Aurora – Red Alert!

Coronal Aurora – Fuji X-T5 18mm F/2.8 ISO 3200 5s

The sun undergoes an 11-year cycle of activity and as we approach a maximum, the number of storms on the solar surface which can lead to an aurora increase in both frequency and strength.

The current cycle is approaching maximum and has been much more active than recent maxima. This week has seen an unusual number of X and M class flares occur close together originating from several active regions on the sun. The charged particles which are released in one of these take several days to reach the Earth (not all come in our direction, so a solar flare does not necessarily result in an aurora). 

When the charged particles react with the Earth’s magnetic field, they cause excitation of air molecules. This excitation is similar to how a neon light works. The different gases and the different levels of excitation give rise to different colours. Green is the most common colour seen, followed by red. You need a major high energy event to get other colours such as blue and purple.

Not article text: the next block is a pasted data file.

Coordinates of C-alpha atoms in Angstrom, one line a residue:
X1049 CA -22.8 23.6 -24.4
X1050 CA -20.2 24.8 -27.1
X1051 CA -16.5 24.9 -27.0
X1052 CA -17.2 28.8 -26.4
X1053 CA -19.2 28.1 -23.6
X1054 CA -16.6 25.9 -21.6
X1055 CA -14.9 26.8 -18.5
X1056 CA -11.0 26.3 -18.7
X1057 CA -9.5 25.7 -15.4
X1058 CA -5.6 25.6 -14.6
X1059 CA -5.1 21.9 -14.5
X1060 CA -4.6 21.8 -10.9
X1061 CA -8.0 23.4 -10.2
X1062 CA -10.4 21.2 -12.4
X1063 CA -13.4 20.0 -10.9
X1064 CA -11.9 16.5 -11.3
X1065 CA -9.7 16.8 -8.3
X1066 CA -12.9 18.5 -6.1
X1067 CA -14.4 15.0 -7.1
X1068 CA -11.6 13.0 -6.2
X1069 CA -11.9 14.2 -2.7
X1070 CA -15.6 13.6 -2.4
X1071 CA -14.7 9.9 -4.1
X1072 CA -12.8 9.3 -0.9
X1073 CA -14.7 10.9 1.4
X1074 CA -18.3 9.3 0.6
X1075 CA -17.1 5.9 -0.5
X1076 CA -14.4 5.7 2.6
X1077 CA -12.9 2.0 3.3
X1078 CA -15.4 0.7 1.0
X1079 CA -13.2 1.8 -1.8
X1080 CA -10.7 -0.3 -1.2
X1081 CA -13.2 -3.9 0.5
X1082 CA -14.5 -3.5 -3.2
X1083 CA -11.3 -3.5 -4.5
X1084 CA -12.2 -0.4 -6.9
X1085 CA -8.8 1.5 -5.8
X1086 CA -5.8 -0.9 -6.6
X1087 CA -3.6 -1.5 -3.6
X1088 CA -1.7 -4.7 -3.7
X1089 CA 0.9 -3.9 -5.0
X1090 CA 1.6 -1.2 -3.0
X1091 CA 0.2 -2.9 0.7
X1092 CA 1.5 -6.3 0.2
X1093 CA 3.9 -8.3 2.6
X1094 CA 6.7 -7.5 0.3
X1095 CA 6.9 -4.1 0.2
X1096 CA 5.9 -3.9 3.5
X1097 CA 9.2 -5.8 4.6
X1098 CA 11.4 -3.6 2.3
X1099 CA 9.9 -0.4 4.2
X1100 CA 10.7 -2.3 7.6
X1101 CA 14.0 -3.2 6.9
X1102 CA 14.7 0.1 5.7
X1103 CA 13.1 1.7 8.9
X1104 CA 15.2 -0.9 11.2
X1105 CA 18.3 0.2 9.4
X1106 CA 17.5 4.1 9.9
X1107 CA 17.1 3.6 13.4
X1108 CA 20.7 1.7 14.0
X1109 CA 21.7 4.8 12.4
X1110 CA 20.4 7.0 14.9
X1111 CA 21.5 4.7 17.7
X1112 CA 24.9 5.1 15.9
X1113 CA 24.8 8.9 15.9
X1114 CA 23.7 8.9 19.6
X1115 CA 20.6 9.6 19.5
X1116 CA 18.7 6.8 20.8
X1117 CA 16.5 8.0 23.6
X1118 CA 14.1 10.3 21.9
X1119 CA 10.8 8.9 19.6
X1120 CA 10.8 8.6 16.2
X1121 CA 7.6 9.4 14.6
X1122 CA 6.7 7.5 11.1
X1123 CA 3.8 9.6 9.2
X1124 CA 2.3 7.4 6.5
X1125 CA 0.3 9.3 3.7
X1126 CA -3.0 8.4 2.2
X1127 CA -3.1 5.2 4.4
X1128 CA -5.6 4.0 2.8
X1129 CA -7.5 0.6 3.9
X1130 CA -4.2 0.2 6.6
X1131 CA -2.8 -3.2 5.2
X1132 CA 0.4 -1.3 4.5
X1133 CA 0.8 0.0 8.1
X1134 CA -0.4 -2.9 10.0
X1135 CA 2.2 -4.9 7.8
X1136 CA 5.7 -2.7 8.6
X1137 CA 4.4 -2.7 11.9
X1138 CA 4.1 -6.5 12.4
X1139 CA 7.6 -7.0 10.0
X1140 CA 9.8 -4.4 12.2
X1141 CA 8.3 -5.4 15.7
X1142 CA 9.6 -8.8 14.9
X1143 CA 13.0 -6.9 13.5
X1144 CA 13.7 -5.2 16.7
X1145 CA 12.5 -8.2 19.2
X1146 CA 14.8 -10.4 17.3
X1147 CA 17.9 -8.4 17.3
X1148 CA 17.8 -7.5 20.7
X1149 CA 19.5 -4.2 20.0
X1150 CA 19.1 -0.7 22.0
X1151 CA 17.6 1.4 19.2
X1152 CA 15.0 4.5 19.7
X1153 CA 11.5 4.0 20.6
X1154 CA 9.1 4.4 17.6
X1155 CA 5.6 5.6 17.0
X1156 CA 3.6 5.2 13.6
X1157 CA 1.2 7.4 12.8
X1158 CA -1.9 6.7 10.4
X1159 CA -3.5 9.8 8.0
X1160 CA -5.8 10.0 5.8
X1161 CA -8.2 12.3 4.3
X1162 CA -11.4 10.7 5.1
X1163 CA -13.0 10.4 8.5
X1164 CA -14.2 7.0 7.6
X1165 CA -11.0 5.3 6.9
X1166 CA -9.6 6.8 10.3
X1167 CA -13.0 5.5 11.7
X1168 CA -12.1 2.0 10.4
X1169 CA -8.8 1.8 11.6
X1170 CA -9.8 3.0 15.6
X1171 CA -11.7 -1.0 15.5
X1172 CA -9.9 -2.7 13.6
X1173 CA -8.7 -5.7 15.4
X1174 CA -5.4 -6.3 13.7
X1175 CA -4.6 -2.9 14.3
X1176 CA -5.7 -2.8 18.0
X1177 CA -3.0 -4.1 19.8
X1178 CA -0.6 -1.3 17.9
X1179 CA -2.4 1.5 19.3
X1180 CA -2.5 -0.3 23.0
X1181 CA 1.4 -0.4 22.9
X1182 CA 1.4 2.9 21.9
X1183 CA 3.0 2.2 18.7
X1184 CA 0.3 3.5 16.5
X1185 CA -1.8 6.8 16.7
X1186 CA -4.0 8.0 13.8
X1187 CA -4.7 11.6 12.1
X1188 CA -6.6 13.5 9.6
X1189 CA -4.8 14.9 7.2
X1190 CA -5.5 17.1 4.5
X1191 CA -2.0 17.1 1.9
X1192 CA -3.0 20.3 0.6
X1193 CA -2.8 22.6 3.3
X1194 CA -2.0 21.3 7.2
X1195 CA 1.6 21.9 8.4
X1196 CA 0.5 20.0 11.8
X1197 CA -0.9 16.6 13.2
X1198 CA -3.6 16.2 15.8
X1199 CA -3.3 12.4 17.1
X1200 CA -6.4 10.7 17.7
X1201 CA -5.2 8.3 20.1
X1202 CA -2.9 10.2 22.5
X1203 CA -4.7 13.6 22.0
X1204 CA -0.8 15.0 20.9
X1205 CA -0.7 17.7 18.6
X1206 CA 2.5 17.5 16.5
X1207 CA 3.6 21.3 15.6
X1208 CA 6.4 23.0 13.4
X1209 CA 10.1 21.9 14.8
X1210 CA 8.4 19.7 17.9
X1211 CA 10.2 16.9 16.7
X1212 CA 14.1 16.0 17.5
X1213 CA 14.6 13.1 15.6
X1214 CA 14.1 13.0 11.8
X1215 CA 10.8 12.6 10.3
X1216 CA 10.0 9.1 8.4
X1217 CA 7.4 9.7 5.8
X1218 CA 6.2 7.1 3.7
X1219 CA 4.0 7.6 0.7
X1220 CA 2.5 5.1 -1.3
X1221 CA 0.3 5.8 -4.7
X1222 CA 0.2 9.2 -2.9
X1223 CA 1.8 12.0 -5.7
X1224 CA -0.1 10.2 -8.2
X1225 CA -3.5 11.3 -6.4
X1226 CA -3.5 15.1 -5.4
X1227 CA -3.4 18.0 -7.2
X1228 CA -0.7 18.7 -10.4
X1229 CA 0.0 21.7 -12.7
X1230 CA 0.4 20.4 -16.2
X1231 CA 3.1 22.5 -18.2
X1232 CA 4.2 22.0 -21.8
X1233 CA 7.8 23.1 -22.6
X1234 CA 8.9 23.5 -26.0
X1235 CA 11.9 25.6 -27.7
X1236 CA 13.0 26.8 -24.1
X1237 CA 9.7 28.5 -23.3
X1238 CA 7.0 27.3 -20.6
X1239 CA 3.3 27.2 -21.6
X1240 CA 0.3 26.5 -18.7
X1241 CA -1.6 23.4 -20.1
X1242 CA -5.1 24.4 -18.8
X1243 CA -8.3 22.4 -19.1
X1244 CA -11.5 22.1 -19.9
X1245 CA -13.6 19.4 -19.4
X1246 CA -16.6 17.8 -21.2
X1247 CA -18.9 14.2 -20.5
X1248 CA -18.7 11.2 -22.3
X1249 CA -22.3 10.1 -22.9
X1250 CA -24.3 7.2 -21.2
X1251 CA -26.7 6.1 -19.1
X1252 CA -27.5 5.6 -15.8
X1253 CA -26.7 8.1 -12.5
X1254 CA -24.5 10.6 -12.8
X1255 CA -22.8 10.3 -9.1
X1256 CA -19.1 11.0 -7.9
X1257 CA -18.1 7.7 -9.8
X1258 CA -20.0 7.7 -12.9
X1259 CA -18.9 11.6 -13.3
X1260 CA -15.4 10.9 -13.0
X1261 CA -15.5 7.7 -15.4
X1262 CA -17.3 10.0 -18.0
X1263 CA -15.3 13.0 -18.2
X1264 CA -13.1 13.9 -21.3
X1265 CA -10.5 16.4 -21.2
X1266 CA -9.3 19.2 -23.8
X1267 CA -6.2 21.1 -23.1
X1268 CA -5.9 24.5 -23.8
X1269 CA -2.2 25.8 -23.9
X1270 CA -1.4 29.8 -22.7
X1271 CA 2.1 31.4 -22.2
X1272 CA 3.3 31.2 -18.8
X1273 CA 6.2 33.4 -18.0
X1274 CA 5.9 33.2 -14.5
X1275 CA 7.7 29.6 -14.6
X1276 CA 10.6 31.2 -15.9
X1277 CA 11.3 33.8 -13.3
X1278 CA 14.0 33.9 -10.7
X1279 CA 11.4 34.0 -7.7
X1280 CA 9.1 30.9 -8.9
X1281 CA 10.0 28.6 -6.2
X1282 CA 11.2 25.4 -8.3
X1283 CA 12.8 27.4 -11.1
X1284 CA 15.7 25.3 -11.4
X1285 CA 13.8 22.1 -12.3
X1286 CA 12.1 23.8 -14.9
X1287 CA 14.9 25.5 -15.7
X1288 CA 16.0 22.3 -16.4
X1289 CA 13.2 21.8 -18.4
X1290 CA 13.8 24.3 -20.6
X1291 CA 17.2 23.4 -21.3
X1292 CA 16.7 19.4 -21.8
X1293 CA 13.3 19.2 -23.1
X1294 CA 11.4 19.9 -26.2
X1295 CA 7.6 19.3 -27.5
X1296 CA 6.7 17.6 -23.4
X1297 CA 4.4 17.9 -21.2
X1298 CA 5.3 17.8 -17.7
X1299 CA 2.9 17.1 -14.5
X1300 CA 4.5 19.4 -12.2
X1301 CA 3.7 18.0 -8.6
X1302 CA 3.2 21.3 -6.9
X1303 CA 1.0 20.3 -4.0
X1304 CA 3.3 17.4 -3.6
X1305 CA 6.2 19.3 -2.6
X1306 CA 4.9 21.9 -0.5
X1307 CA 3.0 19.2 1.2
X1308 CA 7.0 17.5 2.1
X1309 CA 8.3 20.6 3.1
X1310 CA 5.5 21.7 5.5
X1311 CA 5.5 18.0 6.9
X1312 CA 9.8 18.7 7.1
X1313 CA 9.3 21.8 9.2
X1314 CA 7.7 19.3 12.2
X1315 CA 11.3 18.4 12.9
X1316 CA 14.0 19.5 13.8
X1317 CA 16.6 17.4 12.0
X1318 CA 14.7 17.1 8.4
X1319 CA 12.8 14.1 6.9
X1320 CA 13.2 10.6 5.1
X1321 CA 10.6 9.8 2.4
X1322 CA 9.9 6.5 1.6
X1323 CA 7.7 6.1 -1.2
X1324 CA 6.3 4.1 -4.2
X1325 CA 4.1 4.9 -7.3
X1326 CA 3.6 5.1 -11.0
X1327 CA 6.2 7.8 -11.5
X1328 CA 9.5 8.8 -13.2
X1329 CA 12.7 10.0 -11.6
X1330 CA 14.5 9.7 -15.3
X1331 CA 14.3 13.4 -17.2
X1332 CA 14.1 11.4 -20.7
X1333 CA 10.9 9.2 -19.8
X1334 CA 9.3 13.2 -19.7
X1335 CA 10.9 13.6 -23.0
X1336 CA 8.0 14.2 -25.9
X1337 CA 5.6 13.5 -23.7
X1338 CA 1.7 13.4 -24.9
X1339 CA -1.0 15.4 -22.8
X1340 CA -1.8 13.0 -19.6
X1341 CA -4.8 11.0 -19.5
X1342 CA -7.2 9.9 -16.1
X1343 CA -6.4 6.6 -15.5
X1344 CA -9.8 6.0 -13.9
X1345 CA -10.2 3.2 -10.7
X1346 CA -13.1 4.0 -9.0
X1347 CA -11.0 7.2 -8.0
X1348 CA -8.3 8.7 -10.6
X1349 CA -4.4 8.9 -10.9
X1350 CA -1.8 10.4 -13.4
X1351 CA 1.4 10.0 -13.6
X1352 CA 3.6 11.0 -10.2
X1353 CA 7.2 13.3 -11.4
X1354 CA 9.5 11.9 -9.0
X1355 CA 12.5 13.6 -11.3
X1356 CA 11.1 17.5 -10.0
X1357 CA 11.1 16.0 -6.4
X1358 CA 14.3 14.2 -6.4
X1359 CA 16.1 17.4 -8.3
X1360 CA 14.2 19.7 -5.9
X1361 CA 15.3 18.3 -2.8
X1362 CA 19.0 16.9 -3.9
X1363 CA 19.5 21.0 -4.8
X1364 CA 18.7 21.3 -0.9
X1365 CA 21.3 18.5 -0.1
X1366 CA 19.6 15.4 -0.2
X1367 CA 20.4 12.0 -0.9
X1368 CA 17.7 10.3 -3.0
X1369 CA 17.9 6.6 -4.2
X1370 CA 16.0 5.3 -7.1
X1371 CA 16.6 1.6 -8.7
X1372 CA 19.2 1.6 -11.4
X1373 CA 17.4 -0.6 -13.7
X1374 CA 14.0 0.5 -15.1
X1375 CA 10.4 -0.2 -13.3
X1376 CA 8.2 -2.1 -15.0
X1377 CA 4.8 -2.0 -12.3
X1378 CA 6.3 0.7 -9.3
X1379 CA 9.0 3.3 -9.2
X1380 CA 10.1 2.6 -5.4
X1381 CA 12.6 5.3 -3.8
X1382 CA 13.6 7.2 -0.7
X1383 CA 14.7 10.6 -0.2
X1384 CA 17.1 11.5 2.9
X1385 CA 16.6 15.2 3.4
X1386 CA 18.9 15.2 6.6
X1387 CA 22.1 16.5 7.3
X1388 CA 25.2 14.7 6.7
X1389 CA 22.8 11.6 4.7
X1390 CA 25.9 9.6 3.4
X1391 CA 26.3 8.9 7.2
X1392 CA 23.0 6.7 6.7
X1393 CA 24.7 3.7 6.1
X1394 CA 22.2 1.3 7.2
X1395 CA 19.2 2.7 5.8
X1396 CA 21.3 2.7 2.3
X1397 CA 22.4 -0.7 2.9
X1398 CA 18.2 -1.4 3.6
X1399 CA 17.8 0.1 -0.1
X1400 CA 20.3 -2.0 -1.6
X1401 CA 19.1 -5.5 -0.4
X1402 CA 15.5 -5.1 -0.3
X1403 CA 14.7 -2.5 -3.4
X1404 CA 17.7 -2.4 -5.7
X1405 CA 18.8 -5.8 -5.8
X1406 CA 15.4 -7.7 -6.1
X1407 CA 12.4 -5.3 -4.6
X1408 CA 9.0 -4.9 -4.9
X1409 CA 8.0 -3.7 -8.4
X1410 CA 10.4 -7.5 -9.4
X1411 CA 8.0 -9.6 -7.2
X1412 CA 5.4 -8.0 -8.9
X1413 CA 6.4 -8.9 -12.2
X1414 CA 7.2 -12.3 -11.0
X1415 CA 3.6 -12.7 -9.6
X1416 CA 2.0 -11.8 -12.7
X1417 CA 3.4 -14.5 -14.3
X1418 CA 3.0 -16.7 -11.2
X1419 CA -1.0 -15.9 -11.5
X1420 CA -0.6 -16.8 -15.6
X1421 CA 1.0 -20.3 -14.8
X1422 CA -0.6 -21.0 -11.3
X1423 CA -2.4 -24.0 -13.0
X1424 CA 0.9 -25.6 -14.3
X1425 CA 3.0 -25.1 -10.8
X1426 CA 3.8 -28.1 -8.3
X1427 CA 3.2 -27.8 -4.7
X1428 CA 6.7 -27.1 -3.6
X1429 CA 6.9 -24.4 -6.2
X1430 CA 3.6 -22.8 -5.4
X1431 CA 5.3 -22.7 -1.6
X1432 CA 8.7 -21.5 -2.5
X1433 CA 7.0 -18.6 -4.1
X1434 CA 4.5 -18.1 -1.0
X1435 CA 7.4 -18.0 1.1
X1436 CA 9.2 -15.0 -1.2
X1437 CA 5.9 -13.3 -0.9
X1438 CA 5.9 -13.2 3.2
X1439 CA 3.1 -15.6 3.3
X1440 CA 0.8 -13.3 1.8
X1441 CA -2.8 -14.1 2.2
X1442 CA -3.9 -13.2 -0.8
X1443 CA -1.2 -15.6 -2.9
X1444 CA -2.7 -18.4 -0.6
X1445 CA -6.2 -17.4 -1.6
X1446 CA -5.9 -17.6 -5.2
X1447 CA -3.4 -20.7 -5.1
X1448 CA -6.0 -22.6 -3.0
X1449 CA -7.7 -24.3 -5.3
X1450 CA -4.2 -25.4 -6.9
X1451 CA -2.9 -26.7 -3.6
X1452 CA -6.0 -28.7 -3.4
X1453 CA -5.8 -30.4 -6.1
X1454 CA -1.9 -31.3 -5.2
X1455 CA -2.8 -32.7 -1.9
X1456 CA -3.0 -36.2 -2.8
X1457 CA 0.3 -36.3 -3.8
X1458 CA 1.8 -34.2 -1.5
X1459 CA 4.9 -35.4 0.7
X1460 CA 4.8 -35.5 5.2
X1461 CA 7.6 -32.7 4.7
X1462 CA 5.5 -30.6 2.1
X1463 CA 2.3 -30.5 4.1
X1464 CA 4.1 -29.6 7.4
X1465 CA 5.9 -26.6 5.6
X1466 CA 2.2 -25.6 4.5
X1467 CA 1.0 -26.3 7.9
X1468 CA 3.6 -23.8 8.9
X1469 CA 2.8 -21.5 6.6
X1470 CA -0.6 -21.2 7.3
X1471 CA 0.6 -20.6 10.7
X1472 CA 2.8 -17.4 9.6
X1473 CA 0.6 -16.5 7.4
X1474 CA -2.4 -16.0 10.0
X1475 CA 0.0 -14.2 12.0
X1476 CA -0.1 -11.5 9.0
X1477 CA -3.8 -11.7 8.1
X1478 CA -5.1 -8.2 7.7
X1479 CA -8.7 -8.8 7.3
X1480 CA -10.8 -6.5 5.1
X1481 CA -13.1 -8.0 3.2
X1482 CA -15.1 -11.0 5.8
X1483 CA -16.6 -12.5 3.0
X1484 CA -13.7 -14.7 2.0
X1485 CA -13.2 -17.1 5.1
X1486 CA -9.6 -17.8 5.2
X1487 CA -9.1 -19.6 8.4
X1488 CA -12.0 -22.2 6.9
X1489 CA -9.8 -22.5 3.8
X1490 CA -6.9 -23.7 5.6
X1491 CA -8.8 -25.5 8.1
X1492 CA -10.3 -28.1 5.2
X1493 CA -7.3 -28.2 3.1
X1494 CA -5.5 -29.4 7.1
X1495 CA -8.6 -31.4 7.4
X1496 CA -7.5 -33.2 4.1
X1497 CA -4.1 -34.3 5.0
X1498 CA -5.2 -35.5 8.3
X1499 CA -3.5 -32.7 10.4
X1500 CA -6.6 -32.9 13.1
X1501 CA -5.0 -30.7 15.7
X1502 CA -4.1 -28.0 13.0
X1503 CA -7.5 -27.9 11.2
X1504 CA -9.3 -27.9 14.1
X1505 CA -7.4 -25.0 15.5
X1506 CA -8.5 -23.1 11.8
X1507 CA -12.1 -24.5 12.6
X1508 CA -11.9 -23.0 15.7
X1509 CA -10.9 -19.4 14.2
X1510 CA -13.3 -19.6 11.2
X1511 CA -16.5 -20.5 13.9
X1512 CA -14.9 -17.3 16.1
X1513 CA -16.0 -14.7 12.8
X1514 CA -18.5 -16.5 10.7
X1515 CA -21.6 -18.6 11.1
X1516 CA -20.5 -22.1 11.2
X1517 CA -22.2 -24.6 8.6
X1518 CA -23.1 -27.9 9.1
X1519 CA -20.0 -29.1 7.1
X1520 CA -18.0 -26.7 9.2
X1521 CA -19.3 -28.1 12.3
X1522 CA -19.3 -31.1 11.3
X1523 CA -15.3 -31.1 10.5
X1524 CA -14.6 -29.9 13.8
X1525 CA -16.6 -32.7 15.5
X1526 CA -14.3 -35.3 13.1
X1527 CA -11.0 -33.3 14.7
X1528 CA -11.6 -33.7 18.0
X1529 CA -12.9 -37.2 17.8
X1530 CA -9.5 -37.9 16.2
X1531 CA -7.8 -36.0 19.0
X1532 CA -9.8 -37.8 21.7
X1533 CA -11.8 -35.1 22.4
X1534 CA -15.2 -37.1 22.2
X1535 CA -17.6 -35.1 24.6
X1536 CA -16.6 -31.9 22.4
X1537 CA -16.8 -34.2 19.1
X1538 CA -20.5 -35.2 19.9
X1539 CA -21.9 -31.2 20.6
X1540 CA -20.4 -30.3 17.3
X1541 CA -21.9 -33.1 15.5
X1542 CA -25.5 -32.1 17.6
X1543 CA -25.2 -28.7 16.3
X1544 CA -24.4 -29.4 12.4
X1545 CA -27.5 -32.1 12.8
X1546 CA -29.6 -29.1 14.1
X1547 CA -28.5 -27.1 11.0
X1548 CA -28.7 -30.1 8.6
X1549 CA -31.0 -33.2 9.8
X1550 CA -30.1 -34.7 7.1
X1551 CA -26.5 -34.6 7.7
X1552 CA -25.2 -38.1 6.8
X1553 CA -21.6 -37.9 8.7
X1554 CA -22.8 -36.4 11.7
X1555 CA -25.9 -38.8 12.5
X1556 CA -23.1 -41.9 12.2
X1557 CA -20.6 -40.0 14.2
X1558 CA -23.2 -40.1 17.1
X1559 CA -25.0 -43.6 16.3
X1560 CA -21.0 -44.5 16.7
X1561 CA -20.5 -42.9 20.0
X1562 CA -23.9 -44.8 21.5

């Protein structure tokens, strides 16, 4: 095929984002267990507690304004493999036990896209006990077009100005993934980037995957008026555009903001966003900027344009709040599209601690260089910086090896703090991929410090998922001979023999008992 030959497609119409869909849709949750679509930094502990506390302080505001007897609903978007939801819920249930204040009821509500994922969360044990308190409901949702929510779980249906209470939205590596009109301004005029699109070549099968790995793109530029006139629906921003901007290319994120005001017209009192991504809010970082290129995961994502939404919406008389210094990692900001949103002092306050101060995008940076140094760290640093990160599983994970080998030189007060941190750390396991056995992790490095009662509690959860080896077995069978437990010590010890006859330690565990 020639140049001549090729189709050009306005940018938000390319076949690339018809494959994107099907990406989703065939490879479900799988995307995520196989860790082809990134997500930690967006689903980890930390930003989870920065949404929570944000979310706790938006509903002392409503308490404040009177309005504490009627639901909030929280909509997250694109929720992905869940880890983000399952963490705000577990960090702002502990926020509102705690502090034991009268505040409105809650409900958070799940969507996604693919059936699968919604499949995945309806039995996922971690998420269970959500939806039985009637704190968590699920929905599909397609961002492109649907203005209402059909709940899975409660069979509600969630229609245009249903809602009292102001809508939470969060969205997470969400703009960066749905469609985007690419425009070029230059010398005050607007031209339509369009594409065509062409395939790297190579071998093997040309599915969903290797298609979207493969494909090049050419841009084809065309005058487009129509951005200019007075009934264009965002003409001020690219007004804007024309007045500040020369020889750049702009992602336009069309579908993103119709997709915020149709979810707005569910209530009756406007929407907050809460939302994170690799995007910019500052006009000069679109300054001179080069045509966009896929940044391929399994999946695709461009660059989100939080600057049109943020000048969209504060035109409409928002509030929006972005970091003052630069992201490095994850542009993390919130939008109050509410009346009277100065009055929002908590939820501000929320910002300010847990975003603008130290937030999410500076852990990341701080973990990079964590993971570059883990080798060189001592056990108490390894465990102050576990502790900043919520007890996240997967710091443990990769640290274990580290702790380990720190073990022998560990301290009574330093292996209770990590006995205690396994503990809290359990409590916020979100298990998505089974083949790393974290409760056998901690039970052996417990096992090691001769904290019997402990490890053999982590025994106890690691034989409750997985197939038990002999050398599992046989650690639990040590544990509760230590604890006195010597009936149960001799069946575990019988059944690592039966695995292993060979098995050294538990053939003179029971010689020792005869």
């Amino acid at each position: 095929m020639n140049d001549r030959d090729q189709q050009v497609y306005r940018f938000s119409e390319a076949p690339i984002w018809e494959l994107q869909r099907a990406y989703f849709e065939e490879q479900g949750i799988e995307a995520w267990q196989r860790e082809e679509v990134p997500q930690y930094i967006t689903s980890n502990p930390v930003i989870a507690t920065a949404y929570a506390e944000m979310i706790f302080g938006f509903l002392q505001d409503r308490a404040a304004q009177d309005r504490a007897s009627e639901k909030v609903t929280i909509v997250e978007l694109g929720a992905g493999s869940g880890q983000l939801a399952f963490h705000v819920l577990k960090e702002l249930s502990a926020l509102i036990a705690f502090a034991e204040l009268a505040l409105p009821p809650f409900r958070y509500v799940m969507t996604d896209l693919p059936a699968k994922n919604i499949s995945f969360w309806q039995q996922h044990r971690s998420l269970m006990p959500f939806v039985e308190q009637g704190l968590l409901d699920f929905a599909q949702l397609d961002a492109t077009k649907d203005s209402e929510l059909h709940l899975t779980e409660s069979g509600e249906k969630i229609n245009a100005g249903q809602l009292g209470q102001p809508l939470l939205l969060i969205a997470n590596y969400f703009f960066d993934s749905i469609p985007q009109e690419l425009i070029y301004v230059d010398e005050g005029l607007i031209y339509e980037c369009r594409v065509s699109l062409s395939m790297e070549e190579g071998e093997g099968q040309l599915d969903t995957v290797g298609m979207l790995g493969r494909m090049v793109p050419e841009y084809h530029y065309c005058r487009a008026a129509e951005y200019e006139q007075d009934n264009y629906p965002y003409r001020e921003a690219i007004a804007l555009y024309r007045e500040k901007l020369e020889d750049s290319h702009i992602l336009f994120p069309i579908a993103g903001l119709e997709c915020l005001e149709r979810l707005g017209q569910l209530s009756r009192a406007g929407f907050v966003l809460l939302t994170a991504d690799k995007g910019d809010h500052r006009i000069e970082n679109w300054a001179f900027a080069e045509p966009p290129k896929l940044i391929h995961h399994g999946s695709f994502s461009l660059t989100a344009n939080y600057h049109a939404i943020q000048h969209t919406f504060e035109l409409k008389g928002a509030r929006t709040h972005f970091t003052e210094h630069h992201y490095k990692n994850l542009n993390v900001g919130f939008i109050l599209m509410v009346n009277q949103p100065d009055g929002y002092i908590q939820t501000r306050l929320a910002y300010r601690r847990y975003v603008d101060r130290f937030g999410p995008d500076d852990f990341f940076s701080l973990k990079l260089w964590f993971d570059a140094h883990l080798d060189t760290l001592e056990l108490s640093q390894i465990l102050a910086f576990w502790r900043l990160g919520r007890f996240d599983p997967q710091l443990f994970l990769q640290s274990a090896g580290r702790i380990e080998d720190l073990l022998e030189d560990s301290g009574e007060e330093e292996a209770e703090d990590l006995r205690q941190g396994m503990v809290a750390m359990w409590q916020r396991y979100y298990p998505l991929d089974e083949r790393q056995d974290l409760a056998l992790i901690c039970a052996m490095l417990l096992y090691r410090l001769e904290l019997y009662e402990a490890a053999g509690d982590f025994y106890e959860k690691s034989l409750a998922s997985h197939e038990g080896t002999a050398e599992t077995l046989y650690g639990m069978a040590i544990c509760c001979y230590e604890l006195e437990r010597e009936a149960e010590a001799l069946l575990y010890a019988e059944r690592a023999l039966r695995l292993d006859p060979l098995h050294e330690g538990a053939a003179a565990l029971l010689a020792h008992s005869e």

Handheld phone picture

Whilst aurora are commonly seen in the zones near the Earth’s magnetic poles, stronger events can be seen further away. 

For the UK, northern Scotland is usually the best place to see aurora with any regularity. Stronger events will be visible further south. It is rare for an aurora to be seen over the whole of the UK.

The human eye is not sensitive to colours at low light levels. To the unaided eye an aurora often looks like a patch of mist or cloud in the sky with no obvious colour. At low light levels, we see in monochrome i.e. black and white. If the display is very intense, you may see some colour, but it’s unusual. 

It’s a different story though with a camera. Most phones are capable of taking a decent image, although it will suffer from camera shake. 

To take a photo with a camera, you need to have it mounted securely, e.g. on a tripod. You want a wide-angle lens, and you want it wide open. To reduce camera shake, either set the self-timer, or use a remote trigger.

Set the ISO to say 1600 and try exposures of between 1 and 5 seconds. Depending on how light polluted your skies are, you may need to play with this – increasing ISO to 3200 or reducing to 800. 

Aurora are very dynamic and images a few moments apart will be different.

The display on 10/11 May 2024 is one of the best seen from the UK in the last 25 years.    

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